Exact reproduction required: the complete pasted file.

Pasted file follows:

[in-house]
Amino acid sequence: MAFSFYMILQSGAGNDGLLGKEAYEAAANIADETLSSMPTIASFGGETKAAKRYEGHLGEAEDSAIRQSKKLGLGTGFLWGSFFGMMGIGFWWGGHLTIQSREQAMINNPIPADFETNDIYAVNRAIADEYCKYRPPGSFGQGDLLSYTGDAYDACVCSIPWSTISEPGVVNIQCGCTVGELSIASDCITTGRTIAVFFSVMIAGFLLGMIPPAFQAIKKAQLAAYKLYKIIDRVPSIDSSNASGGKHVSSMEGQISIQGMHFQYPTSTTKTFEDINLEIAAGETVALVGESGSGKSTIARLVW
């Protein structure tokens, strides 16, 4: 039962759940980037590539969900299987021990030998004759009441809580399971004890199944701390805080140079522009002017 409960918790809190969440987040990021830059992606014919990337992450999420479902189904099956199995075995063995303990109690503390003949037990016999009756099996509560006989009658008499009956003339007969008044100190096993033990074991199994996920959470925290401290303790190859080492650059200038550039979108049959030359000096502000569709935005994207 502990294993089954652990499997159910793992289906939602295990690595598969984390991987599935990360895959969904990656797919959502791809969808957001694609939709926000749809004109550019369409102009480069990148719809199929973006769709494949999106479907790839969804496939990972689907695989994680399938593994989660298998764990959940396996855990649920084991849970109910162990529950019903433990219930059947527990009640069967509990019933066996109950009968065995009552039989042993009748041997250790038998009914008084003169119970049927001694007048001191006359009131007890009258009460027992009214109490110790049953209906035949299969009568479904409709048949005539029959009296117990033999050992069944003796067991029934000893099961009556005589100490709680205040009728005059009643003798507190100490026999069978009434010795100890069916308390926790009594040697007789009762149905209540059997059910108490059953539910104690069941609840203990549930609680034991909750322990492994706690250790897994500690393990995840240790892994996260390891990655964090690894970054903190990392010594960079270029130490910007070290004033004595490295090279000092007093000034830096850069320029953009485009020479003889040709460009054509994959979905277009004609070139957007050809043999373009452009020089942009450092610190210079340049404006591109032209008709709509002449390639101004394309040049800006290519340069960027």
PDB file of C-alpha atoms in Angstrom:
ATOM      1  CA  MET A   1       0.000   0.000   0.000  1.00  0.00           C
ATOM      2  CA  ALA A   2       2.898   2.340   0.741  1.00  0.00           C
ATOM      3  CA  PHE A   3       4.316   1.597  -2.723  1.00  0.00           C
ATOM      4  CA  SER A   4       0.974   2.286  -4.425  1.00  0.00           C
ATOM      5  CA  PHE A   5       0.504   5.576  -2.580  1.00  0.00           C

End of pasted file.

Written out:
[in-house]
Amino acid sequence: MAFSFYMILQSGAGNDGLLGKEAYEAAANIADETLSSMPTIASFGGETKAAKRYEGHLGEAEDSAIRQSKKLGLGTGFLWGSFFGMMGIGFWWGGHLTIQSREQAMINNPIPADFETNDIYAVNRAIADEYCKYRPPGSFGQGDLLSYTGDAYDACVCSIPWSTISEPGVVNIQCGCTVGELSIASDCITTGRTIAVFFSVMIAGFLLGMIPPAFQAIKKAQLAAYKLYKIIDRVPSIDSSNASGGKHVSSMEGQISIQGMHFQYPTSTTKTFEDINLEIAAGETVALVGESGSGKSTIARLVW
């Protein structure tokens, strides 16, 4: 039962759940980037590539969900299987021990030998004759009441809580399971004890199944701390805080140079522009002017 409960918790809190969440987040990021830059992606014919990337992450999420479902189904099956199995075995063995303990109690503390003949037990016999009756099996509560006989009658008499009956003339007969008044100190096993033990074991199994996920959470925290401290303790190859080492650059200038550039979108049959030359000096502000569709935005994207 502990294993089954652990499997159910793992289906939602295990690595598969984390991987599935990360895959969904990656797919959502791809969808957001694609939709926000749809004109550019369409102009480069990148719809199929973006769709494949999106479907790839969804496939990972689907695989994680399938593994989660298998764990959940396996855990649920084991849970109910162990529950019903433990219930059947527990009640069967509990019933066996109950009968065995009552039989042993009748041997250790038998009914008084003169119970049927001694007048001191006359009131007890009258009460027992009214109490110790049953209906035949299969009568479904409709048949005539029959009296117990033999050992069944003796067991029934000893099961009556005589100490709680205040009728005059009643003798507190100490026999069978009434010795100890069916308390926790009594040697007789009762149905209540059997059910108490059953539910104690069941609840203990549930609680034991909750322990492994706690250790897994500690393990995840240790892994996260390891990655964090690894970054903190990392010594960079270029130490910007070290004033004595490295090279000092007093000034830096850069320029953009485009020479003889040709460009054509994959979905277009004609070139957007050809043999373009452009020089942009450092610190210079340049404006591109032209008709709509002449390639101004394309040049800006290519340069960027």
PDB file of C-alpha atoms in Angstrom:
ATOM      1  CA  MET A   1       0.000   0.000   0.000  1.00  0.00           C
ATOM      2  CA  ALA A   2       2.898   2.340   0.741  1.00  0.00           C
ATOM      3  CA  PHE A   3       4.316   1.597  -2.723  1.00  0.00           C
ATOM      4  CA  SER A   4       0.974   2.286  -4.425  1.00  0.00           C
ATOM      5  CA  PHE A   5       0.504   5.576  -2.580  1.00  0.00           C